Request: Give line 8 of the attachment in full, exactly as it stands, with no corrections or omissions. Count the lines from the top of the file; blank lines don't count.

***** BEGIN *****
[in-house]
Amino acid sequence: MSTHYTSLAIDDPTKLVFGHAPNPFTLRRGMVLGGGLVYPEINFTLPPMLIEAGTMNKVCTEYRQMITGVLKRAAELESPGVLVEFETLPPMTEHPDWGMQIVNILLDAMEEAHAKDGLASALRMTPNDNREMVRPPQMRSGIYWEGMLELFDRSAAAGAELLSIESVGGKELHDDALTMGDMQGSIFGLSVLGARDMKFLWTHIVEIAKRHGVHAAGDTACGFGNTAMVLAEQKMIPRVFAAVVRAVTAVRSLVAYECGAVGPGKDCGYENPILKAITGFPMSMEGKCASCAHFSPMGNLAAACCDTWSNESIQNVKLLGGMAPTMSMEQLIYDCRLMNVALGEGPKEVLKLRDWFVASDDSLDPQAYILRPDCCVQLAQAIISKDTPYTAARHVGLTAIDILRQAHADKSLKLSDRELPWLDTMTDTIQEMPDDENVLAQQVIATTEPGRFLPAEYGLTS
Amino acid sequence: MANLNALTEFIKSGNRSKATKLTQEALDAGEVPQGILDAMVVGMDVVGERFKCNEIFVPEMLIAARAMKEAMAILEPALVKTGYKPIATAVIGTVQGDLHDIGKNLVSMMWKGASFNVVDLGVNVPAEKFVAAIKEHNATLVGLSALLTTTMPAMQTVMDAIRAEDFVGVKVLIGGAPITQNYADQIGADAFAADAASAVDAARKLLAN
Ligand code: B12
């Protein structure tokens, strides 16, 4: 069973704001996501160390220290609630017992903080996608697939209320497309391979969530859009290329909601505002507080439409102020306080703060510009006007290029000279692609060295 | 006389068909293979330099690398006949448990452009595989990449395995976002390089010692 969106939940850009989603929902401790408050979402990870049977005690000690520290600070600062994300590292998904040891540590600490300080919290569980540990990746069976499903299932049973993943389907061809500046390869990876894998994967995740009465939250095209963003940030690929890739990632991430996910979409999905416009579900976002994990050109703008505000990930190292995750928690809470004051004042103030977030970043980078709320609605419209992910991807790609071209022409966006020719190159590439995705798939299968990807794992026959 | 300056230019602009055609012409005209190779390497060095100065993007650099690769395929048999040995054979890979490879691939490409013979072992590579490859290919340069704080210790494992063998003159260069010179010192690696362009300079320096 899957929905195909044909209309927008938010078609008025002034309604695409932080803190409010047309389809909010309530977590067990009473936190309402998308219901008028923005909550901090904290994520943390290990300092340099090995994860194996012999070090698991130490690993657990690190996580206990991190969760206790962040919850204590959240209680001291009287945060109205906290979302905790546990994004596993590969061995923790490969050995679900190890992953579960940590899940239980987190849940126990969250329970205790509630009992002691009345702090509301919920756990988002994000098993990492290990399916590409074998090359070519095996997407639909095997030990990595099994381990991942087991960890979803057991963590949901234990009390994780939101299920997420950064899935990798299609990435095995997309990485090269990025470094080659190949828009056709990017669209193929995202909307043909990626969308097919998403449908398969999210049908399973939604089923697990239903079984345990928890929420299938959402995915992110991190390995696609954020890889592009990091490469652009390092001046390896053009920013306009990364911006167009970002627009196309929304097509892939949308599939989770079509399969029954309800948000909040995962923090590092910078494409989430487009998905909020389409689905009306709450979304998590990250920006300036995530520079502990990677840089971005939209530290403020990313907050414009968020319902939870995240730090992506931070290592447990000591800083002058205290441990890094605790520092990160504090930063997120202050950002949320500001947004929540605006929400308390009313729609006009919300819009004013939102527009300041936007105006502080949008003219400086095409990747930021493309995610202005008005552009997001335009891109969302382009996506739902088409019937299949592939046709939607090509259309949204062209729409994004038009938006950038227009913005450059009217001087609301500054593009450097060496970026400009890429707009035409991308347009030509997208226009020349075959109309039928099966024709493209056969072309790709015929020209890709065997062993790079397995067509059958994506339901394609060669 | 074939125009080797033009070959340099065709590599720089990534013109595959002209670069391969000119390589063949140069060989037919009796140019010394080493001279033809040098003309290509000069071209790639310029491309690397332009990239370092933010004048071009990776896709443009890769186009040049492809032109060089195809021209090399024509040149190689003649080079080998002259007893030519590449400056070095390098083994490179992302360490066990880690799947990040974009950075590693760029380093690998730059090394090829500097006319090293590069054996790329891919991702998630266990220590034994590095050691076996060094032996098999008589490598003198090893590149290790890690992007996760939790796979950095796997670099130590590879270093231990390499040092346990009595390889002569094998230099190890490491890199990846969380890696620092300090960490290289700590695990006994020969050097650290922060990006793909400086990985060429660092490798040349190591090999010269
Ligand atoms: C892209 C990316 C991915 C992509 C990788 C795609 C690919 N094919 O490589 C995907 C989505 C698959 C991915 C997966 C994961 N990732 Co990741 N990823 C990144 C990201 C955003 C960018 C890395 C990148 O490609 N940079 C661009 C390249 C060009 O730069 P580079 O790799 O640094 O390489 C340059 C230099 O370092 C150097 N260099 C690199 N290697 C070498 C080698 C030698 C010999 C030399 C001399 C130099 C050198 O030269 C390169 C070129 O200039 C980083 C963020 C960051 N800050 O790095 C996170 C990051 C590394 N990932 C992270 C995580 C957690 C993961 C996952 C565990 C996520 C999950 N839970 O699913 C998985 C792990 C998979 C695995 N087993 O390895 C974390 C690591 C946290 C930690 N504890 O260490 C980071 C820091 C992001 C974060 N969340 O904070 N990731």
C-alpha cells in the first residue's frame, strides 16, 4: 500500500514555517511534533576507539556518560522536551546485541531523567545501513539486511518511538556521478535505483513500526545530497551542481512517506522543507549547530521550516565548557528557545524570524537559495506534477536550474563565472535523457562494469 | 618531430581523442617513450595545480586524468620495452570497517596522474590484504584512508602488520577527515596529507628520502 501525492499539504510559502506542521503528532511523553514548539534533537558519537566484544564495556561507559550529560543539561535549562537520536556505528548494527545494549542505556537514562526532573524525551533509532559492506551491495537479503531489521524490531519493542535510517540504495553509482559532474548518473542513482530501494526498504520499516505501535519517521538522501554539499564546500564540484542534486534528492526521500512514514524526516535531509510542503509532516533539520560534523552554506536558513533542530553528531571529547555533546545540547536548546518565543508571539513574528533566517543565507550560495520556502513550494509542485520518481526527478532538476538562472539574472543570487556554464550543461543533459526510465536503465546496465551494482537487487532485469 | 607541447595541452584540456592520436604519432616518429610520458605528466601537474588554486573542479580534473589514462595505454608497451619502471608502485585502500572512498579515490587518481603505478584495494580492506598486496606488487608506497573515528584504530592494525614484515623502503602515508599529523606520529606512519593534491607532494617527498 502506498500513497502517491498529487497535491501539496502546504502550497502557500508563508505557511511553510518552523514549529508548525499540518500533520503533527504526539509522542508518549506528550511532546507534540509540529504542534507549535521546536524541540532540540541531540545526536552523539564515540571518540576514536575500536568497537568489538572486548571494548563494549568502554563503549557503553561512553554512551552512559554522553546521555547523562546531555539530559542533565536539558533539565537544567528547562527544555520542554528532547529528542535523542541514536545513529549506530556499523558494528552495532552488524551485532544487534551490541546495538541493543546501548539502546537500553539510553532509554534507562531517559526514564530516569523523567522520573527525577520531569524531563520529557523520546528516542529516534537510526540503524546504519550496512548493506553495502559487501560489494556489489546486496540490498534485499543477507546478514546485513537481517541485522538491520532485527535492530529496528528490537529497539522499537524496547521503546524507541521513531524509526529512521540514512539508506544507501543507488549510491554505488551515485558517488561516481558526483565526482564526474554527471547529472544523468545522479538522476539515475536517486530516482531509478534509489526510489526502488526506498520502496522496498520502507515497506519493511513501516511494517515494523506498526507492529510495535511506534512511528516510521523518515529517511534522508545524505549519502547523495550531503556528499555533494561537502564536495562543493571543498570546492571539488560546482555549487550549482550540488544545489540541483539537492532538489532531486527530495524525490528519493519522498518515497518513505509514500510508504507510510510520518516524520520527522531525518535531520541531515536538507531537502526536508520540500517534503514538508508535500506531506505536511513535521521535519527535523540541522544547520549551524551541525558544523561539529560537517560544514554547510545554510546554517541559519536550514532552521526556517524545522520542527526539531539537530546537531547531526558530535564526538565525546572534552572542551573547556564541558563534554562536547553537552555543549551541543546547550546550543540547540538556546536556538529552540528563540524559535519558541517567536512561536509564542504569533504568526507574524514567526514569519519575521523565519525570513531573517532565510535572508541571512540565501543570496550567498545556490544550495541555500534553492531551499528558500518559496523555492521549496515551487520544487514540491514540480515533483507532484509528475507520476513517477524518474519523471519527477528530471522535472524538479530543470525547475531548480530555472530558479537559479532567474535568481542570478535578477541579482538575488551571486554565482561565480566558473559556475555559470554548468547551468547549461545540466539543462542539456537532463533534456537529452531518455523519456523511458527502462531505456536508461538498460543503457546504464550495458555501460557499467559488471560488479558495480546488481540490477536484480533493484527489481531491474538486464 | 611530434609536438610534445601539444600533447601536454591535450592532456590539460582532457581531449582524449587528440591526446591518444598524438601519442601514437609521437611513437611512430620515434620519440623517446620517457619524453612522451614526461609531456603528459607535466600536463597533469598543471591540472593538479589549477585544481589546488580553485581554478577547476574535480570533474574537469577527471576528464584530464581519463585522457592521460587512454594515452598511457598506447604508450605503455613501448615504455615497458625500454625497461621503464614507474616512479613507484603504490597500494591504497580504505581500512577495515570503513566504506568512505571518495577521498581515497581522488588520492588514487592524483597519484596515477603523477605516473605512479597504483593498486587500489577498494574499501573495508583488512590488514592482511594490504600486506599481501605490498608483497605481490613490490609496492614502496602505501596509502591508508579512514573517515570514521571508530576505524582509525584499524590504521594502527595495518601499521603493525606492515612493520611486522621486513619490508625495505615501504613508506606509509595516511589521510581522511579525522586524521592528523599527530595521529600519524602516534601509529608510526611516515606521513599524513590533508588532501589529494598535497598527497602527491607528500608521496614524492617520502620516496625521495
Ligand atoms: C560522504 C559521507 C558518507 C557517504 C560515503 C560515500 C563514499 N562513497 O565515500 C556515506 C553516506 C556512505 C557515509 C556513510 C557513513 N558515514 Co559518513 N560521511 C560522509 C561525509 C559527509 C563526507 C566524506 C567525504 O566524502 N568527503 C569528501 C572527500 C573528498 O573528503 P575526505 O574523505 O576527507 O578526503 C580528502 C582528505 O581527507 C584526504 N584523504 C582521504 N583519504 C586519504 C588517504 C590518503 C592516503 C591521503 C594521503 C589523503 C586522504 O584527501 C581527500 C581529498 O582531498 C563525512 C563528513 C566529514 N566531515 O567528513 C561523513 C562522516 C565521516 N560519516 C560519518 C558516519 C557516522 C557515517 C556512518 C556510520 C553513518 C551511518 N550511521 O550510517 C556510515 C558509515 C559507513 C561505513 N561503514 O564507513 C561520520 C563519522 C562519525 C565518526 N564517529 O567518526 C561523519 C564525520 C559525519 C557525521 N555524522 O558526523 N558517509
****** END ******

Ligand atoms: C560522504 C559521507 C558518507 C557517504 C560515503 C560515500 C563514499 N562513497 O565515500 C556515506 C553516506 C556512505 C557515509 C556513510 C557513513 N558515514 Co559518513 N560521511 C560522509 C561525509 C559527509 C563526507 C566524506 C567525504 O566524502 N568527503 C569528501 C572527500 C573528498 O573528503 P575526505 O574523505 O576527507 O578526503 C580528502 C582528505 O581527507 C584526504 N584523504 C582521504 N583519504 C586519504 C588517504 C590518503 C592516503 C591521503 C594521503 C589523503 C586522504 O584527501 C581527500 C581529498 O582531498 C563525512 C563528513 C566529514 N566531515 O567528513 C561523513 C562522516 C565521516 N560519516 C560519518 C558516519 C557516522 C557515517 C556512518 C556510520 C553513518 C551511518 N550511521 O550510517 C556510515 C558509515 C559507513 C561505513 N561503514 O564507513 C561520520 C563519522 C562519525 C565518526 N564517529 O567518526 C561523519 C564525520 C559525519 C557525521 N555524522 O558526523 N558517509